“Um… would you like this?” he asked. He pointed to a 500-piece puzzle
ye bye, Efraim,” said Mrs. Faigelbaum. She waved at her little boy.
“Ba-ba,” said Efraim. He was proud of his new ability to talk. At least in his own opinion.
Mr. Faigelbaum took his son’s hand. “Time for our trip to Tully’s Toyshop.”
Efraim walked as fast as his little legs would carry him. He couldn’t wait to get to the toy store. His father was buying him an afikomen present. Efraim hadn’t actually stolen the afikomen. He fell asleep halfway through the Seder. But his grandmother asked Mr. Faigelbaum to buy him a present anyway.
“Get him something nice from me,” she said. “I don’t care what it is, as long as he likes it.”
On the way to the store, Mr. Faigelbaum stopped near a tree. Efraim pulled his hand impatiently. He wanted to get to the toy store! But his father’s eyes were looking at the upper branches.
“Look at that,” said Mr. Faigelbaum. “A crested woodpecker! I must report this sighting to the National Society of Professional Birdwatchers. I don’t think the crested woodpecker has ever been seen in this area before.”
“Da-ddy,” whined Efraim.
“What— where— oh, right, you want to go to the toy store. Let’s go, come on.”
They crossed a road and turned the corner. Mr. Faigelbaum stopped again. He tilted his head, and listened.
“That’s got to be a chaffinch,” he said. “I’d recognize its song anywhere. There must be a pair nesting somewhere nearby.”
“Hang on, just have to see where the nest is.”
Efraim let himself be led along as his father looked for the nest. Mr. Faigelbaum just stood there, delight on his face. Until he heard a wail from Efraim.
“Ah, right, forgot about that,” his father said. “Come lets go!”
Soon Mr. Faigelbaum thought he saw a blackbird chick. But Efraim let out a piercing shriek and the moment passed.
At last they arrived at Tully’s Toyshop. Efraim’s eyes were big as he looked at all the toys.
Mr. Faigelbaum felt a bit lost.
“Um… would you like this?” he asked. He pointed to a 500-piece puzzle. It was a picture of the sea and seagulls.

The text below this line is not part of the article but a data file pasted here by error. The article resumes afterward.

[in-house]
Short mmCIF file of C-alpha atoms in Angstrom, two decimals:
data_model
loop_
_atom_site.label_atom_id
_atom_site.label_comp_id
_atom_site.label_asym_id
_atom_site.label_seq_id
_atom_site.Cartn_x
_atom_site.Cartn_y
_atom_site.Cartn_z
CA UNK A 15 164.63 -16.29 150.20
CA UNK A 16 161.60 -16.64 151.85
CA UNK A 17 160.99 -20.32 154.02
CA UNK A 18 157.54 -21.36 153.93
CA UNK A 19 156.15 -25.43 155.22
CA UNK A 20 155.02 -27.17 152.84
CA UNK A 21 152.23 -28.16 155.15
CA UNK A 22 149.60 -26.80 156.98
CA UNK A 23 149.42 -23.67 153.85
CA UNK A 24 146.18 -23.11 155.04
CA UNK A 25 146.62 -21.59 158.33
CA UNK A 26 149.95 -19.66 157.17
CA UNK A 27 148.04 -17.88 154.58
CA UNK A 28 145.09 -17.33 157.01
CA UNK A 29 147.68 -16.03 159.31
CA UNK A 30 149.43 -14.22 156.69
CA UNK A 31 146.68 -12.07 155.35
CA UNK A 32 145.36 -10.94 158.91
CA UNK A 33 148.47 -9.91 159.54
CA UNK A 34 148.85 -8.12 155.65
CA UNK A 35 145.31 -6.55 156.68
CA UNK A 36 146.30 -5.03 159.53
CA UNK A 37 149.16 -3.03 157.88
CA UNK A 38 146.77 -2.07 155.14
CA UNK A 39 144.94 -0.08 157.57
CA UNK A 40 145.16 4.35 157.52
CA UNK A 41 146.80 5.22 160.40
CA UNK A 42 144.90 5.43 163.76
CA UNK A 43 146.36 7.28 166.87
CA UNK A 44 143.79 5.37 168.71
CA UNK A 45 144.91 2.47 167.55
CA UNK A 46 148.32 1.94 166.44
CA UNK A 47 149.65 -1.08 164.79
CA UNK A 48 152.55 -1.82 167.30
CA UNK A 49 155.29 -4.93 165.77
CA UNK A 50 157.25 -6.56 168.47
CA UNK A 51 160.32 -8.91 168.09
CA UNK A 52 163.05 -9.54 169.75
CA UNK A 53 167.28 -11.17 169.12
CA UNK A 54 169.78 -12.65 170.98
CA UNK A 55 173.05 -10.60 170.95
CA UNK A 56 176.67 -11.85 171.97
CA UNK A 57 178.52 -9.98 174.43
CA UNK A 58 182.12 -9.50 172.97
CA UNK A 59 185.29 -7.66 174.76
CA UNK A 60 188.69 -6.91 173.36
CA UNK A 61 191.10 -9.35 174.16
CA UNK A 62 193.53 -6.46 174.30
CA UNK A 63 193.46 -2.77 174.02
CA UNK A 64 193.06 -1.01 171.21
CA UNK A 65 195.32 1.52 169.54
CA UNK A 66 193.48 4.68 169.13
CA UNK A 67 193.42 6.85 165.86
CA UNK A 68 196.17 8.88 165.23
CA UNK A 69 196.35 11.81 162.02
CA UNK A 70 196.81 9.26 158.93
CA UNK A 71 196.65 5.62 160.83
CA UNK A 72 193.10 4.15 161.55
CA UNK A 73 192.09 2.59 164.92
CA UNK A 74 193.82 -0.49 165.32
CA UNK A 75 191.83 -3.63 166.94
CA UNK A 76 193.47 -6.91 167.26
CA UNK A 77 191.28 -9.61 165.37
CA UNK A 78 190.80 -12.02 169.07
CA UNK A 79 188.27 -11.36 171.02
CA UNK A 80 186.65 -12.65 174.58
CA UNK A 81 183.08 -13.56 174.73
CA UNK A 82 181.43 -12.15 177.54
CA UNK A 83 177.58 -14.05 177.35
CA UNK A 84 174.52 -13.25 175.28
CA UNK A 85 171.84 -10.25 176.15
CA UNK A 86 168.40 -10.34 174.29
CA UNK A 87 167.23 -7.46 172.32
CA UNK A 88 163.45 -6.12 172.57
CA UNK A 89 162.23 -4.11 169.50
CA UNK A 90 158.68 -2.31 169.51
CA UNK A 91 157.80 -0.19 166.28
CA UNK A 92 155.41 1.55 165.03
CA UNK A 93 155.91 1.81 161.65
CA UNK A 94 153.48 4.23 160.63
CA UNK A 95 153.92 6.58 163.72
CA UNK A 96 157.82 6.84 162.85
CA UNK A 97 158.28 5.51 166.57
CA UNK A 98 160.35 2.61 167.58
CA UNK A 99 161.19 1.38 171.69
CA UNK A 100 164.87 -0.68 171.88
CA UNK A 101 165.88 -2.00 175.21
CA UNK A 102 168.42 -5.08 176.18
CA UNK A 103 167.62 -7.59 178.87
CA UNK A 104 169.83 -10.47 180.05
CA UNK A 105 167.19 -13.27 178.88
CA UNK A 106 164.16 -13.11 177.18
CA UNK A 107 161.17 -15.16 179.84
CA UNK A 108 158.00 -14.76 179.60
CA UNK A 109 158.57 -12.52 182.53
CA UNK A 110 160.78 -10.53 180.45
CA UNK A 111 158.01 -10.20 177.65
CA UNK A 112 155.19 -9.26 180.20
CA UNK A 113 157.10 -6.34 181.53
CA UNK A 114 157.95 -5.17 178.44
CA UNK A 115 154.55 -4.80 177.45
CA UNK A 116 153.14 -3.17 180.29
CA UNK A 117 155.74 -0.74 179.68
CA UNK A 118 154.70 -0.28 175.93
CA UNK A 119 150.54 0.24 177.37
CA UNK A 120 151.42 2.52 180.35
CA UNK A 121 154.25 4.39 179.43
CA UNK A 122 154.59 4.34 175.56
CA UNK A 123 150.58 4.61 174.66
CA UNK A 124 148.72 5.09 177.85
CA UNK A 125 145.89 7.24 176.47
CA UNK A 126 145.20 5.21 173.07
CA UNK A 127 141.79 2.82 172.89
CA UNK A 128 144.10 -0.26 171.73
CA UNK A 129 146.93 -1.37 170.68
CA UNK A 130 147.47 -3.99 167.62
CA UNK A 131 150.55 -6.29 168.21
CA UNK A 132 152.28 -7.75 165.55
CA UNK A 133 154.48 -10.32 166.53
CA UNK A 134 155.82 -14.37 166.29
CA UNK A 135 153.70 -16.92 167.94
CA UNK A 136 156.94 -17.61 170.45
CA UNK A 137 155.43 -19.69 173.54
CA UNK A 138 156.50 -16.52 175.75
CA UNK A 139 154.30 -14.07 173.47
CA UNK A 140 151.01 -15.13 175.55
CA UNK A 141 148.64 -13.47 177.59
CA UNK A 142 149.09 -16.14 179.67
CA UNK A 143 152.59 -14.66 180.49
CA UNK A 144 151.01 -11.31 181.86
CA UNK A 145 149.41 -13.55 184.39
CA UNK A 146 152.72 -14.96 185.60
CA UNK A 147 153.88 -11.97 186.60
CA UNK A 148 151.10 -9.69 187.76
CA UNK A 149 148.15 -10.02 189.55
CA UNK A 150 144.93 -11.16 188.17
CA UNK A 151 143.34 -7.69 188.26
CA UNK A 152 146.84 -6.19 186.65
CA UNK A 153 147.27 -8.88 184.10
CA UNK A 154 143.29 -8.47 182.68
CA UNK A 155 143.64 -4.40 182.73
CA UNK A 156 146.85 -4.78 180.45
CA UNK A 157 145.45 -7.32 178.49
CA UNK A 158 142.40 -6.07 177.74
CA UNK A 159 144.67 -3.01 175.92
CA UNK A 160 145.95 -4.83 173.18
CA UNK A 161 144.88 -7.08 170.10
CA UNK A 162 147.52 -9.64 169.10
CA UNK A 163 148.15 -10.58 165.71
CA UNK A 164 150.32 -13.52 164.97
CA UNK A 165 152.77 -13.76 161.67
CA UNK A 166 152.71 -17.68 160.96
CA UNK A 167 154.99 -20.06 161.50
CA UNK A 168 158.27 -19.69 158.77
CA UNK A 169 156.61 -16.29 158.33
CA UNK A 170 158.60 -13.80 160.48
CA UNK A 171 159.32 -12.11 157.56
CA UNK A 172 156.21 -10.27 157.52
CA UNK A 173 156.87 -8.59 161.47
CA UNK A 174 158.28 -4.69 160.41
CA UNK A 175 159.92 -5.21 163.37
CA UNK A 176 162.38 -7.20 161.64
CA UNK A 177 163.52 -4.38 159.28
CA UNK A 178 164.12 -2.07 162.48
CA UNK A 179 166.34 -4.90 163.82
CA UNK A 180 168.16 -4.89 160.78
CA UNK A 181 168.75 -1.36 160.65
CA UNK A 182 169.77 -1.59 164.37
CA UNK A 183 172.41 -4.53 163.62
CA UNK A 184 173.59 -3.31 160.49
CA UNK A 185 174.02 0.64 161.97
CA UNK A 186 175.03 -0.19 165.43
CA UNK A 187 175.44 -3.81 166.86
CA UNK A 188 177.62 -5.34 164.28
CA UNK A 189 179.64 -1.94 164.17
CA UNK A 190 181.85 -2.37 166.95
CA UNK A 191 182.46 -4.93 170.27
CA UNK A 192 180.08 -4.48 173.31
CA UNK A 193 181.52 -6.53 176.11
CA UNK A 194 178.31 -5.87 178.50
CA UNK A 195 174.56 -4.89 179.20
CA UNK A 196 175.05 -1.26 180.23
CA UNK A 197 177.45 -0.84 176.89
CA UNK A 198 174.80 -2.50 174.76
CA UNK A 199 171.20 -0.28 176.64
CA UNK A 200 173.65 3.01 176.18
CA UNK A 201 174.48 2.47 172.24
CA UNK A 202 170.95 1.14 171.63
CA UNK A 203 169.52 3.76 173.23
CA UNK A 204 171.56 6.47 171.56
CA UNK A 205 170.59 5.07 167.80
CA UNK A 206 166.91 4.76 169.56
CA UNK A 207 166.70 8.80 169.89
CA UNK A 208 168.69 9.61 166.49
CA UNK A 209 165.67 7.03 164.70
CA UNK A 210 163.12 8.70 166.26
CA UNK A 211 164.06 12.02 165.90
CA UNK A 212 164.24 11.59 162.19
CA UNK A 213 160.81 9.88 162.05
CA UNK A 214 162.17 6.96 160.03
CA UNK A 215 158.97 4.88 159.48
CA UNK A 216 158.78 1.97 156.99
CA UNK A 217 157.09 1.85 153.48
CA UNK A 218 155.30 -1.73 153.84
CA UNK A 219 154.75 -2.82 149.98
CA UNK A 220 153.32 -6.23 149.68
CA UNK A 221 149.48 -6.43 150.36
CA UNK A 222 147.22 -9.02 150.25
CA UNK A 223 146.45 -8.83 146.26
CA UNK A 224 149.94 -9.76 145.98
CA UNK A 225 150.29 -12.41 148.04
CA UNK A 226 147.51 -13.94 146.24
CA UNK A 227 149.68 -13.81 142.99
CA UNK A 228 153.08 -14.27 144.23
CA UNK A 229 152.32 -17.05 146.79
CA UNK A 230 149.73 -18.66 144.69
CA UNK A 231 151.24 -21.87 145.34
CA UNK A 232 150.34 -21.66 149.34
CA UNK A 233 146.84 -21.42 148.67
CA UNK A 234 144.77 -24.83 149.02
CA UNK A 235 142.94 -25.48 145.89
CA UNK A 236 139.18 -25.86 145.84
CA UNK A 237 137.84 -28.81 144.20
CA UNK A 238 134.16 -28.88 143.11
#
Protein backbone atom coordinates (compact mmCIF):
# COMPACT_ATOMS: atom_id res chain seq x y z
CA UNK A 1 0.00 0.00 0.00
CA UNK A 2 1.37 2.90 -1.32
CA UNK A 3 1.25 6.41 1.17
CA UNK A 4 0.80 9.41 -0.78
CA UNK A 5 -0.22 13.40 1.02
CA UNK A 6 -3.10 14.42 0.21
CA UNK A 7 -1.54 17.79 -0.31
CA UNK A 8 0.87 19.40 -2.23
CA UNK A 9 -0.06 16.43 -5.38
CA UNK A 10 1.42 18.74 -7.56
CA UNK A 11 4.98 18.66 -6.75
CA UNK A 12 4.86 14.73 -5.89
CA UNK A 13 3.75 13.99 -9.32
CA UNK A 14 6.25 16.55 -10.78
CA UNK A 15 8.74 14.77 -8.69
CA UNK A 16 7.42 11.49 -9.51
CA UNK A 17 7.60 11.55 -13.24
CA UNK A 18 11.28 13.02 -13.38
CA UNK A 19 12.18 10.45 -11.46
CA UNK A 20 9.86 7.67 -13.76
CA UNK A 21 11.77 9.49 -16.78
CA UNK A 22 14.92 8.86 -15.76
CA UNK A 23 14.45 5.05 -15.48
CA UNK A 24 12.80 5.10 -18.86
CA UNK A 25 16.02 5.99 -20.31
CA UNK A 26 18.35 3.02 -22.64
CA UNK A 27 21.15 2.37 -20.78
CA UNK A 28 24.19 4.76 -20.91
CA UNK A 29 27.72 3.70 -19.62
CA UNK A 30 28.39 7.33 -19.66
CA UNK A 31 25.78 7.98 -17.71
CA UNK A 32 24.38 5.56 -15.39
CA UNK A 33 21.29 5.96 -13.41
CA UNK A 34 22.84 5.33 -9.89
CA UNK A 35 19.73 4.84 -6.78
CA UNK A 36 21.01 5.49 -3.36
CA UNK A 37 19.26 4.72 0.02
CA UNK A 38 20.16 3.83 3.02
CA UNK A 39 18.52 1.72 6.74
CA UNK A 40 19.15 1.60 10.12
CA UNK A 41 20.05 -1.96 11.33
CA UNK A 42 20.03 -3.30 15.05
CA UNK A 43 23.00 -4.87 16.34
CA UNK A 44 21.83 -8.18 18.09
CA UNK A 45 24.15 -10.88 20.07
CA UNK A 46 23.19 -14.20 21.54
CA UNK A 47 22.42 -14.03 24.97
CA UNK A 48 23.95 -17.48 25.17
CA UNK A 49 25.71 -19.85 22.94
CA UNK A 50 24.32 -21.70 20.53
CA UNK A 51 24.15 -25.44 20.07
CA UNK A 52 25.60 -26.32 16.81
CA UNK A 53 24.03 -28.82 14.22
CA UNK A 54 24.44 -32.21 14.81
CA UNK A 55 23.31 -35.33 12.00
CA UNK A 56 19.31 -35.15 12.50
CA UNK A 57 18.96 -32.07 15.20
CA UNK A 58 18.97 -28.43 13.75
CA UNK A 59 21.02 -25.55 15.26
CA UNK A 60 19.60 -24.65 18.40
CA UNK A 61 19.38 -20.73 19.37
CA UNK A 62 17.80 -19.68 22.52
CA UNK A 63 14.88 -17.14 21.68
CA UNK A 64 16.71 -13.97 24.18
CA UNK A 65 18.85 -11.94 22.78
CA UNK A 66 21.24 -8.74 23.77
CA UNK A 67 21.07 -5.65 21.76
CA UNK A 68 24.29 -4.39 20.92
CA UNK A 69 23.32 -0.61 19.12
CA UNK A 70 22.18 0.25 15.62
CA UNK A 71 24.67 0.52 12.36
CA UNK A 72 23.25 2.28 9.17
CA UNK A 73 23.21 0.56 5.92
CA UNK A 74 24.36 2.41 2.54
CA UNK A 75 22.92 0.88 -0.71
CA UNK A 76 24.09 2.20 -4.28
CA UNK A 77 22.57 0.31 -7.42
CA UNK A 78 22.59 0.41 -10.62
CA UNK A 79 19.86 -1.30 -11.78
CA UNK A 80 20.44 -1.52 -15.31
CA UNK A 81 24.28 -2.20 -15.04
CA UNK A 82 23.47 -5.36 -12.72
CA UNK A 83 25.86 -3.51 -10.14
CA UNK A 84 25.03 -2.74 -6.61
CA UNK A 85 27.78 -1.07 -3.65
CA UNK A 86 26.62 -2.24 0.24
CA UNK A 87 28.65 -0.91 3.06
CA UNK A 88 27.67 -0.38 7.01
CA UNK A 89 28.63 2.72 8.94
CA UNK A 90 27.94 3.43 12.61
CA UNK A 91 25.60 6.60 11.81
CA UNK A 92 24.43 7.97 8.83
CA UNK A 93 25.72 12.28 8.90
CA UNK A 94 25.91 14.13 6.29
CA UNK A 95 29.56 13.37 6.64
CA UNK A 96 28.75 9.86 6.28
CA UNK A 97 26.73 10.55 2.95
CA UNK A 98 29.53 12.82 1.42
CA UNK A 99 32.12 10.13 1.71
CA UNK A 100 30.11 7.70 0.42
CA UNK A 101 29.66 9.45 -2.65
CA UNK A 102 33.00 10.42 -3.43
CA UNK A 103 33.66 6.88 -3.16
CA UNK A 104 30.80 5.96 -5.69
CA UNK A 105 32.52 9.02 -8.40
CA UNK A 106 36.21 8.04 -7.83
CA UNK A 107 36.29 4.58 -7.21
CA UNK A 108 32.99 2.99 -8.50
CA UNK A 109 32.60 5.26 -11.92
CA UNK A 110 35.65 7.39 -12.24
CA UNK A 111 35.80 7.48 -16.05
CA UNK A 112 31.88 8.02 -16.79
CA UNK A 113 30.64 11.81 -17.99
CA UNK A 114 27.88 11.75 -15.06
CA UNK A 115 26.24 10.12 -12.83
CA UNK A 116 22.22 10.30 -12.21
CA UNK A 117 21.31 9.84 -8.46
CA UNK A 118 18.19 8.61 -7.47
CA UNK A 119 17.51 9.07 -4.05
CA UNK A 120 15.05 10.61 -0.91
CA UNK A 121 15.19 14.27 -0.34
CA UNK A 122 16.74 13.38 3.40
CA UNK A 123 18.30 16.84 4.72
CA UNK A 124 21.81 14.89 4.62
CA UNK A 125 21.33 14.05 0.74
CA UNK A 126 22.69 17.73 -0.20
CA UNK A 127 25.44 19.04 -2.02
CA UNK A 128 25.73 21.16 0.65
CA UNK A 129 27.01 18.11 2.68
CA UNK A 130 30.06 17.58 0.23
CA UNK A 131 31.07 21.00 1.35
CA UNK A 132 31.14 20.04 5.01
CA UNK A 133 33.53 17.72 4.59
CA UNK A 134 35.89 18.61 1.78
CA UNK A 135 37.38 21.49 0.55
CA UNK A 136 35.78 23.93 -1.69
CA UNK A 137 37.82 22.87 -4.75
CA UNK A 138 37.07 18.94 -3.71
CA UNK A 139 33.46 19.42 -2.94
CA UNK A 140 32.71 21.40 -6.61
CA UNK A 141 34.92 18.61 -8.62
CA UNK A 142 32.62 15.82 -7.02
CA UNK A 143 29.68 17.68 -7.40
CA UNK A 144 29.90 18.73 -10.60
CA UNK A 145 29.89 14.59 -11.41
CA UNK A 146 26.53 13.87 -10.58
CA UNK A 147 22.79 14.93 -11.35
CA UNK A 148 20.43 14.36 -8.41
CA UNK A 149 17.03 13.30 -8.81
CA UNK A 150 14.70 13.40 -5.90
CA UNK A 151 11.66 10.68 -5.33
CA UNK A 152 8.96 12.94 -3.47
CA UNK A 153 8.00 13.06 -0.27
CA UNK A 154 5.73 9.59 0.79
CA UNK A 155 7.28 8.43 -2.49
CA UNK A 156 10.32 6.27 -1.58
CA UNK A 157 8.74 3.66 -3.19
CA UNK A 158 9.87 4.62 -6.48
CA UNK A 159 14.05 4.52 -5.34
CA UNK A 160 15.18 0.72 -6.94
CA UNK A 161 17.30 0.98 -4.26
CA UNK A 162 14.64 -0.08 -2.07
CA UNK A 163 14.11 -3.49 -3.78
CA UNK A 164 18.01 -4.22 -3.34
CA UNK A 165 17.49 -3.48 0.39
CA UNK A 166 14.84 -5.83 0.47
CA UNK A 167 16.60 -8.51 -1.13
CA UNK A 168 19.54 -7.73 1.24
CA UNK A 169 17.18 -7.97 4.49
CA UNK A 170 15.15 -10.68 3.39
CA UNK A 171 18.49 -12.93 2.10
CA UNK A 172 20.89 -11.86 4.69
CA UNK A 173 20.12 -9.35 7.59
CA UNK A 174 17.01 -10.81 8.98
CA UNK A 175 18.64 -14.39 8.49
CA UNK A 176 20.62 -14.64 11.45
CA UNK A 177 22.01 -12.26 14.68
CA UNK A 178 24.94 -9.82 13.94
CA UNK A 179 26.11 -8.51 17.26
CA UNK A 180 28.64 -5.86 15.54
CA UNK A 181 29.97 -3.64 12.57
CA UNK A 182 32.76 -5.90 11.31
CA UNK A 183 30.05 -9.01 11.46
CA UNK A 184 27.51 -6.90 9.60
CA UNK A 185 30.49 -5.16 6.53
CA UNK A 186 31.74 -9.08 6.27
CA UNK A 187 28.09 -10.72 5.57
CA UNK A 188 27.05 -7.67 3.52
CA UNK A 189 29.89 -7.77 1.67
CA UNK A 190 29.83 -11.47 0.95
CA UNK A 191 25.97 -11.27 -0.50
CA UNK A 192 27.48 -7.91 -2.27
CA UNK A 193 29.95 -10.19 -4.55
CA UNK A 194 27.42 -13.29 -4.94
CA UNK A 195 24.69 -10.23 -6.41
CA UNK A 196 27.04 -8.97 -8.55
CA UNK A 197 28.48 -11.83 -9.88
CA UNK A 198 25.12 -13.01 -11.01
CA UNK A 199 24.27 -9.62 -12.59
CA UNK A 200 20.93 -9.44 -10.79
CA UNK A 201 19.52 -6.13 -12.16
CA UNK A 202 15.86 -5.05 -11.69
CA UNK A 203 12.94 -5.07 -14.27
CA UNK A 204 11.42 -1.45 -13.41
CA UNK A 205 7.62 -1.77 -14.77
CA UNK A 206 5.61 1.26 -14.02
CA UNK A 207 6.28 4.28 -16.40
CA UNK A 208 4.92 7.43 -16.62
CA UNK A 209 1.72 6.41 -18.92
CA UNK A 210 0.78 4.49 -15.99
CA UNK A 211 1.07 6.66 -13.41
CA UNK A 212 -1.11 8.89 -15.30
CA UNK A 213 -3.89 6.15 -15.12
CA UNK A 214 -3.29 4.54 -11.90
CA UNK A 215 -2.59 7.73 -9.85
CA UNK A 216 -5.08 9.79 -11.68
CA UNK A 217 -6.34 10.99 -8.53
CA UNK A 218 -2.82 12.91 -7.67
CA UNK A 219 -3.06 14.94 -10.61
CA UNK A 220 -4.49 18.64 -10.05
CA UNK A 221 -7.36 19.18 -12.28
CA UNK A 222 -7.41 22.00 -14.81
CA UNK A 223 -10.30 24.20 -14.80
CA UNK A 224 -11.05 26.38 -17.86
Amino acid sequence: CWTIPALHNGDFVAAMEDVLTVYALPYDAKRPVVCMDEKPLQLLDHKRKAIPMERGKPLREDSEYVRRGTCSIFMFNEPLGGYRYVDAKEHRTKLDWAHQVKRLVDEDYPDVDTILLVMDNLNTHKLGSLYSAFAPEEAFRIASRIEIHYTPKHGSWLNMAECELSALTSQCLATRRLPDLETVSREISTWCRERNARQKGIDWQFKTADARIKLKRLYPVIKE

Efraim shook his head no.
“Or what about this?” his father asked. He pointed at a book about birds.
Mr. Faigelbaum shrugged. What in the world did toddlers like? He had no idea.
Tully came out from the back. He had been organizing boxes. He smiled at them.
“Can I help you?” he asked.
“I’m looking for an afikomen present for Efraim. I showed him a puzzle and a book, but he said no.”
“I see,” replied Tully. He didn’t mention that the puzzle was clearly marked “for ages 9–90.” Or that the book required advanced reading skills. “Why don’t you look at this section over here?”
Efraim’s mouth dropped open. Teddies in all shapes and sizes! Fire trucks and police cars, with sirens! Construction sets! But how would he ever choose? There were too many choices. He just stood there as Tully pointed to one thing after another.
Suddenly Efraim’s face lit up.
“Lolly Solly!” he said, with a big smile.
“Lolly? They don’t sell lollies in a toy store,” replied his father. “We can go to Gavriel’s Grocery Store instead, if you want.”
But Tully was already taking down something from a shelf.
“I believe he means this clockwork clown,” he said. “It looks just like Jolly Solly, the famous clown.”
He showed them how you turned a key in the clown’s back to make him do flips. Head-over-heels went the clown, as Efraim giggled in delight.
“Is that what you want?” asked Mr. Faigelbaum.
Mr. Faigelbaum shrugged. He thought the puzzle or the book would have been a far better choice. However, Grandma had told him to pick something Efraim liked. The clockwork clown it would have to be.
He took it to the counter to pay. Tully pulled out some pretty wrapping paper. It had silvery birds soaring across a blue sky.
Mr. Faigelbaum’s eyes gleamed.
“Ooh, nice!” he said. He turned to Efraim. “Well, son, you enjoy your clockwork clown, and I’ll have the wrapping paper!”
(Originally featured in Mishpacha Jr., Issue 908)
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